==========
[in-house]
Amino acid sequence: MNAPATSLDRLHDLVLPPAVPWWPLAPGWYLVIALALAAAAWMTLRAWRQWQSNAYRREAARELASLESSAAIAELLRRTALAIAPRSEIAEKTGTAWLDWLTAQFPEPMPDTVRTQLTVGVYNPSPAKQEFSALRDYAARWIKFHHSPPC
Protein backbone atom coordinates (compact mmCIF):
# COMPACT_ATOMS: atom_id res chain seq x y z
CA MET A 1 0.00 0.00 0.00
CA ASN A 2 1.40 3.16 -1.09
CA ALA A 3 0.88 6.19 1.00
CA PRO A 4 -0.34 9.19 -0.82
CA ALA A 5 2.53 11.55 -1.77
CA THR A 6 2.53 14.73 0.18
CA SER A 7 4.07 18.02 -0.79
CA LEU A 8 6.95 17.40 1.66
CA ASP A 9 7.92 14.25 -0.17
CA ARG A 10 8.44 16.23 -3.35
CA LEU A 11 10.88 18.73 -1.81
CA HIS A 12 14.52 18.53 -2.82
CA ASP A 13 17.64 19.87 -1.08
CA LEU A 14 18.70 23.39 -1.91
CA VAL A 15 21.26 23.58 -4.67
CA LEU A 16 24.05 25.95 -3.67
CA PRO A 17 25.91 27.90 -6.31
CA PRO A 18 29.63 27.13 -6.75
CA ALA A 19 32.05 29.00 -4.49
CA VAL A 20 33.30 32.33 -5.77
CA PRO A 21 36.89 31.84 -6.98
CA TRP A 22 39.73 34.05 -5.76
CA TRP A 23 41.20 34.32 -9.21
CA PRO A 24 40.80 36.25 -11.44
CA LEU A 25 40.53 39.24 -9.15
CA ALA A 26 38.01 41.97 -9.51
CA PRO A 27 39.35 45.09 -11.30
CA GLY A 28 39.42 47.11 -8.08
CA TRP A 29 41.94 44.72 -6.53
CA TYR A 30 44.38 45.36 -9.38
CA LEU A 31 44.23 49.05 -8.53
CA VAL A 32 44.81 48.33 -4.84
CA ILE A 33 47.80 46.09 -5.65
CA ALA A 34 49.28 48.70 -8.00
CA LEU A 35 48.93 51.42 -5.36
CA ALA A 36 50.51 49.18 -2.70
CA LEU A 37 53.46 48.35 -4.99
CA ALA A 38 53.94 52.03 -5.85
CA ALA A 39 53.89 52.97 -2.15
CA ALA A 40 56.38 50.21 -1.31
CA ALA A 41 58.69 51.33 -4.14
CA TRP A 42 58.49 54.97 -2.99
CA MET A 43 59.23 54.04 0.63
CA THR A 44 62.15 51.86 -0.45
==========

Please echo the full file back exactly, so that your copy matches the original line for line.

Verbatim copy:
[in-house]
Amino acid sequence: MNAPATSLDRLHDLVLPPAVPWWPLAPGWYLVIALALAAAAWMTLRAWRQWQSNAYRREAARELASLESSAAIAELLRRTALAIAPRSEIAEKTGTAWLDWLTAQFPEPMPDTVRTQLTVGVYNPSPAKQEFSALRDYAARWIKFHHSPPC
Protein backbone atom coordinates (compact mmCIF):
# COMPACT_ATOMS: atom_id res chain seq x y z
CA MET A 1 0.00 0.00 0.00
CA ASN A 2 1.40 3.16 -1.09
CA ALA A 3 0.88 6.19 1.00
CA PRO A 4 -0.34 9.19 -0.82
CA ALA A 5 2.53 11.55 -1.77
CA THR A 6 2.53 14.73 0.18
CA SER A 7 4.07 18.02 -0.79
CA LEU A 8 6.95 17.40 1.66
CA ASP A 9 7.92 14.25 -0.17
CA ARG A 10 8.44 16.23 -3.35
CA LEU A 11 10.88 18.73 -1.81
CA HIS A 12 14.52 18.53 -2.82
CA ASP A 13 17.64 19.87 -1.08
CA LEU A 14 18.70 23.39 -1.91
CA VAL A 15 21.26 23.58 -4.67
CA LEU A 16 24.05 25.95 -3.67
CA PRO A 17 25.91 27.90 -6.31
CA PRO A 18 29.63 27.13 -6.75
CA ALA A 19 32.05 29.00 -4.49
CA VAL A 20 33.30 32.33 -5.77
CA PRO A 21 36.89 31.84 -6.98
CA TRP A 22 39.73 34.05 -5.76
CA TRP A 23 41.20 34.32 -9.21
CA PRO A 24 40.80 36.25 -11.44
CA LEU A 25 40.53 39.24 -9.15
CA ALA A 26 38.01 41.97 -9.51
CA PRO A 27 39.35 45.09 -11.30
CA GLY A 28 39.42 47.11 -8.08
CA TRP A 29 41.94 44.72 -6.53
CA TYR A 30 44.38 45.36 -9.38
CA LEU A 31 44.23 49.05 -8.53
CA VAL A 32 44.81 48.33 -4.84
CA ILE A 33 47.80 46.09 -5.65
CA ALA A 34 49.28 48.70 -8.00
CA LEU A 35 48.93 51.42 -5.36
CA ALA A 36 50.51 49.18 -2.70
CA LEU A 37 53.46 48.35 -4.99
CA ALA A 38 53.94 52.03 -5.85
CA ALA A 39 53.89 52.97 -2.15
CA ALA A 40 56.38 50.21 -1.31
CA ALA A 41 58.69 51.33 -4.14
CA TRP A 42 58.49 54.97 -2.99
CA MET A 43 59.23 54.04 0.63
CA THR A 44 62.15 51.86 -0.45